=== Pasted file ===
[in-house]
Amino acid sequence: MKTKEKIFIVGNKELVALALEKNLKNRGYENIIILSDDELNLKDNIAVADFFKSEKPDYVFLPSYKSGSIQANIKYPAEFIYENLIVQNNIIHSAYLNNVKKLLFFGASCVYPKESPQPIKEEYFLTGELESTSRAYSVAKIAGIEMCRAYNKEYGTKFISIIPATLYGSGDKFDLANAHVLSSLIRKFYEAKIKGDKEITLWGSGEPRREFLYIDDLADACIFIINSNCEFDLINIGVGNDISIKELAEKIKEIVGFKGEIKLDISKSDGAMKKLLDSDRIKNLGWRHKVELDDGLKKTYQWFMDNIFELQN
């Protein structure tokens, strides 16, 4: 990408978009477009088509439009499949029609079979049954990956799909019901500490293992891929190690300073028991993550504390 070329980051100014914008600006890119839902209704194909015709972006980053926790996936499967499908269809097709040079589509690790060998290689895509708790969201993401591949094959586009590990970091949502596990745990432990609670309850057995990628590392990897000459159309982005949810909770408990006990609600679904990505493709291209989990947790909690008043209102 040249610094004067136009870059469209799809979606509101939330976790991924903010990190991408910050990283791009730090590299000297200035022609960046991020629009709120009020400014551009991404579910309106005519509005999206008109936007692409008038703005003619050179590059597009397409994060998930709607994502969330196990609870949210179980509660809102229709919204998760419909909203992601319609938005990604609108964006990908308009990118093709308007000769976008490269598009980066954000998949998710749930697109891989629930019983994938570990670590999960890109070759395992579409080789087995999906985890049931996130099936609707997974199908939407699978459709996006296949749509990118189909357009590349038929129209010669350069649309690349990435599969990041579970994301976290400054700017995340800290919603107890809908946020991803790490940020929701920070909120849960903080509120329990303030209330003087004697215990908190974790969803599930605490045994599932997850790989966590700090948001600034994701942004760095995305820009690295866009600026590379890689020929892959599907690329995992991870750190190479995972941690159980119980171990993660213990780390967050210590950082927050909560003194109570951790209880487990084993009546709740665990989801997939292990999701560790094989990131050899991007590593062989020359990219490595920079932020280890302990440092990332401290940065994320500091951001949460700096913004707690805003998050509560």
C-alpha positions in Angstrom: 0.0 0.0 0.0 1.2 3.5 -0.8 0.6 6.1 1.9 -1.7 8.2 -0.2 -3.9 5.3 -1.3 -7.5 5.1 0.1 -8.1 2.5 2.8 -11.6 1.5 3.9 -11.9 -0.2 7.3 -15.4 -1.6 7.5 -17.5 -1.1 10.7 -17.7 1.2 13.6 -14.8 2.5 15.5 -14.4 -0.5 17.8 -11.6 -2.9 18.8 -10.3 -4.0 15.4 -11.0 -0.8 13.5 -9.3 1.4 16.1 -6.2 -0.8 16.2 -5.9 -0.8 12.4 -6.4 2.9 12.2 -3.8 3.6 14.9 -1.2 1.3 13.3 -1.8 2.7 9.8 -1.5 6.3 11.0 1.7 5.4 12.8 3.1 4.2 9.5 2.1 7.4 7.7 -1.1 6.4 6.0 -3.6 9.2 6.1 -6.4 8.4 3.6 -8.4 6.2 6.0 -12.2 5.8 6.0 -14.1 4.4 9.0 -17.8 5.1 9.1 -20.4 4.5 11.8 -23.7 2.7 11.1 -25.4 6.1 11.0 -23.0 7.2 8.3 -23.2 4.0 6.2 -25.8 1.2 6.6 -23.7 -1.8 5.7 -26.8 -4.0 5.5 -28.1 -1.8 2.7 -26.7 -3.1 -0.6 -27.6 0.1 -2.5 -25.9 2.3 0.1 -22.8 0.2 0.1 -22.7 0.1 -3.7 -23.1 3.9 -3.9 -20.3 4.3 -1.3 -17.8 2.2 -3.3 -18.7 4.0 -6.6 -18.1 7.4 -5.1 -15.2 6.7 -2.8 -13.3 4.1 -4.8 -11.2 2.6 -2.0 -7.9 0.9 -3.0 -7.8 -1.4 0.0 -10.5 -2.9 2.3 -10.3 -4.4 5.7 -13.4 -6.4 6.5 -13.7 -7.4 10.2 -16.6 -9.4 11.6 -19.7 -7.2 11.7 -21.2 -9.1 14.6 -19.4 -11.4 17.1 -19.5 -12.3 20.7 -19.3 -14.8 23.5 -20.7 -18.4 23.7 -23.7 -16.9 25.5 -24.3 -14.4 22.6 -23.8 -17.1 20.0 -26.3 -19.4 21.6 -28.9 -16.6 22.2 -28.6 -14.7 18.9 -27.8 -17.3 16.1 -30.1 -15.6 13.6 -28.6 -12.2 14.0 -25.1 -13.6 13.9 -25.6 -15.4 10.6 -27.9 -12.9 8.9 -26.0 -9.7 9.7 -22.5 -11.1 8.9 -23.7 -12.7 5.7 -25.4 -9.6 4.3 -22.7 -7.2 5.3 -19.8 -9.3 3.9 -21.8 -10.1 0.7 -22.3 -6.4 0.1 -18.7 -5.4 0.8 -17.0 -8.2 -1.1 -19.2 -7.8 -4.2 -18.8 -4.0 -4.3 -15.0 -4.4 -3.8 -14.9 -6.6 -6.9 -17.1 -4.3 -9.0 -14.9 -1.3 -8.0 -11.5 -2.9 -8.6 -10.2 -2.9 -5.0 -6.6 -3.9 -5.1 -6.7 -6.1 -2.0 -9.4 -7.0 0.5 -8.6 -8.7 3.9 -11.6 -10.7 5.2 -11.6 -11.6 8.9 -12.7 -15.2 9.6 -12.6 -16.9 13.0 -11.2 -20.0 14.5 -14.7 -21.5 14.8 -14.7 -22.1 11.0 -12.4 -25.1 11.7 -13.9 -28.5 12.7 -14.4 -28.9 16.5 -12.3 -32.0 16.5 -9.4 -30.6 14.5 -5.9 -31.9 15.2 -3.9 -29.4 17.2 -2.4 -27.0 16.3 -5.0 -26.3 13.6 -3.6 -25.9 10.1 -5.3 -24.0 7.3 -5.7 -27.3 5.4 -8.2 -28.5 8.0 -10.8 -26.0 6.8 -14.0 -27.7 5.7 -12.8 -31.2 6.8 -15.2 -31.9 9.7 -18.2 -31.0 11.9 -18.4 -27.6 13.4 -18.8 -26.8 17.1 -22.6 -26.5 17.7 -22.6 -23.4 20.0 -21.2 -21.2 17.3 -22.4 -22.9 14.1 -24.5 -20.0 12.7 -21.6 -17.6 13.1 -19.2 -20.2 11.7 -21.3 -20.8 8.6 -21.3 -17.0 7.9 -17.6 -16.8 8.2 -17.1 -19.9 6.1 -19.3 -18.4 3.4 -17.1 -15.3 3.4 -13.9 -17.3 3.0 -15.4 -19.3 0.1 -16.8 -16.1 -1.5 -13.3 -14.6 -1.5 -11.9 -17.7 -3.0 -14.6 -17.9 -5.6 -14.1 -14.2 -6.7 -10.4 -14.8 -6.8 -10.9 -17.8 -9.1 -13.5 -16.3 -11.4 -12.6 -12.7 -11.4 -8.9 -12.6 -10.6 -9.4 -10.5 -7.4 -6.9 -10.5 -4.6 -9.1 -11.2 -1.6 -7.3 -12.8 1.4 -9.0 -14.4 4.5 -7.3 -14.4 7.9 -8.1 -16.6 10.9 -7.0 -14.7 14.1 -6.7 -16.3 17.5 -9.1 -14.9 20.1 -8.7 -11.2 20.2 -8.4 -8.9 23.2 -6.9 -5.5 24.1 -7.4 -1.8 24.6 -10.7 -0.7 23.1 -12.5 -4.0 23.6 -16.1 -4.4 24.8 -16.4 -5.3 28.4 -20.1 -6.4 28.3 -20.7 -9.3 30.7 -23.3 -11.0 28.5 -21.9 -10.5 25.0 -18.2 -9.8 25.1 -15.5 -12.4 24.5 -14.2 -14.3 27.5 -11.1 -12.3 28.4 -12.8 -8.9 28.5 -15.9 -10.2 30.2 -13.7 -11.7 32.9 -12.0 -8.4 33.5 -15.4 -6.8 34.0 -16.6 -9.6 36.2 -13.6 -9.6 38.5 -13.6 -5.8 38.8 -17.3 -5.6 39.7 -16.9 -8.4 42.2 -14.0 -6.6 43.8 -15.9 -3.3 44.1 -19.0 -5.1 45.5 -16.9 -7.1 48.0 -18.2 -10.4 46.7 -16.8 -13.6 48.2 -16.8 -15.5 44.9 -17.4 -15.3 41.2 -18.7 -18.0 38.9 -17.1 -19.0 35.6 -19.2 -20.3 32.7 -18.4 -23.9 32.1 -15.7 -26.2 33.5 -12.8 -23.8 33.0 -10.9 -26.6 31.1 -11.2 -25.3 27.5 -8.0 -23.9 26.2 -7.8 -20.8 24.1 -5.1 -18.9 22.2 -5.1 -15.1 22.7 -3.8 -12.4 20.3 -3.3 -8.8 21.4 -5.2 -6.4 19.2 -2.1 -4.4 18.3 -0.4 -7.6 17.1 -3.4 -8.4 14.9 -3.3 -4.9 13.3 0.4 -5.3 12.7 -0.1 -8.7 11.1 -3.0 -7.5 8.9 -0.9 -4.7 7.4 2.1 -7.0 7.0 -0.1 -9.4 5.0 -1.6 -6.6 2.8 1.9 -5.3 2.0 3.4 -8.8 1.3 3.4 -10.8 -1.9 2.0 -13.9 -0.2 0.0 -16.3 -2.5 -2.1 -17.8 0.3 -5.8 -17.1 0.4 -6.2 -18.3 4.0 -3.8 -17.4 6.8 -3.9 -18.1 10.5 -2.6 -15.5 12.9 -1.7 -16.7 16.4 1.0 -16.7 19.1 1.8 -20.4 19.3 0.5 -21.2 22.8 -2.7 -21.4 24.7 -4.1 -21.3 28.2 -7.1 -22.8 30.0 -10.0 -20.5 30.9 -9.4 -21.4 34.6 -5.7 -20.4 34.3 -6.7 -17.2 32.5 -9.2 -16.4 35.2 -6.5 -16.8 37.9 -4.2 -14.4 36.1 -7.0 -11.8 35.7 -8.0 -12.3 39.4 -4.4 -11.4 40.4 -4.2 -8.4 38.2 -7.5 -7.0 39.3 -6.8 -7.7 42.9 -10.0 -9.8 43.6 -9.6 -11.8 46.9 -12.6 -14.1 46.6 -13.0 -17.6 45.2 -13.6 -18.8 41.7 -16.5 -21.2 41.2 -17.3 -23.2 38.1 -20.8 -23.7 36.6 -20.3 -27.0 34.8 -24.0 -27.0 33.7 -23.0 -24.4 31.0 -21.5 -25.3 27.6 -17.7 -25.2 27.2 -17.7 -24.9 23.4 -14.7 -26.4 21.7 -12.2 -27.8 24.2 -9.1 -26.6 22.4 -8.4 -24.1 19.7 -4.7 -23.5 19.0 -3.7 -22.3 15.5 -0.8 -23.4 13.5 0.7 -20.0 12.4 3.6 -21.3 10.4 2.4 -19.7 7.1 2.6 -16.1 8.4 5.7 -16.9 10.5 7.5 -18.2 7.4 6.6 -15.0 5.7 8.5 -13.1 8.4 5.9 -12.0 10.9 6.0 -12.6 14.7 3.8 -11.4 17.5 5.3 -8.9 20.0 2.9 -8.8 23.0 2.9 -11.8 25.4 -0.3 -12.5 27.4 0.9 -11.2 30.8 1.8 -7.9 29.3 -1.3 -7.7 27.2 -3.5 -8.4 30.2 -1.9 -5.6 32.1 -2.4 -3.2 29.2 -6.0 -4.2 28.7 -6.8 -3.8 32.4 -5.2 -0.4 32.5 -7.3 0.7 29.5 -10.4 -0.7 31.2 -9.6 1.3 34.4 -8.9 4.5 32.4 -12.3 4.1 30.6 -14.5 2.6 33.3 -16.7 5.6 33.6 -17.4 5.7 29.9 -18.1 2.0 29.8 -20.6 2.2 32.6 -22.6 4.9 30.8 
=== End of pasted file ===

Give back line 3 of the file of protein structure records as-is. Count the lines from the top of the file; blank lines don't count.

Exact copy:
């Protein structure tokens, strides 16, 4: 990408978009477009088509439009499949029609079979049954990956799909019901500490293992891929190690300073028991993550504390 070329980051100014914008600006890119839902209704194909015709972006980053926790996936499967499908269809097709040079589509690790060998290689895509708790969201993401591949094959586009590990970091949502596990745990432990609670309850057995990628590392990897000459159309982005949810909770408990006990609600679904990505493709291209989990947790909690008043209102 040249610094004067136009870059469209799809979606509101939330976790991924903010990190991408910050990283791009730090590299000297200035022609960046991020629009709120009020400014551009991404579910309106005519509005999206008109936007692409008038703005003619050179590059597009397409994060998930709607994502969330196990609870949210179980509660809102229709919204998760419909909203992601319609938005990604609108964006990908308009990118093709308007000769976008490269598009980066954000998949998710749930697109891989629930019983994938570990670590999960890109070759395992579409080789087995999906985890049931996130099936609707997974199908939407699978459709996006296949749509990118189909357009590349038929129209010669350069649309690349990435599969990041579970994301976290400054700017995340800290919603107890809908946020991803790490940020929701920070909120849960903080509120329990303030209330003087004697215990908190974790969803599930605490045994599932997850790989966590700090948001600034994701942004760095995305820009690295866009600026590379890689020929892959599907690329995992991870750190190479995972941690159980119980171990993660213990780390967050210590950082927050909560003194109570951790209880487990084993009546709740665990989801997939292990999701560790094989990131050899991007590593062989020359990219490595920079932020280890302990440092990332401290940065994320500091951001949460700096913004707690805003998050509560």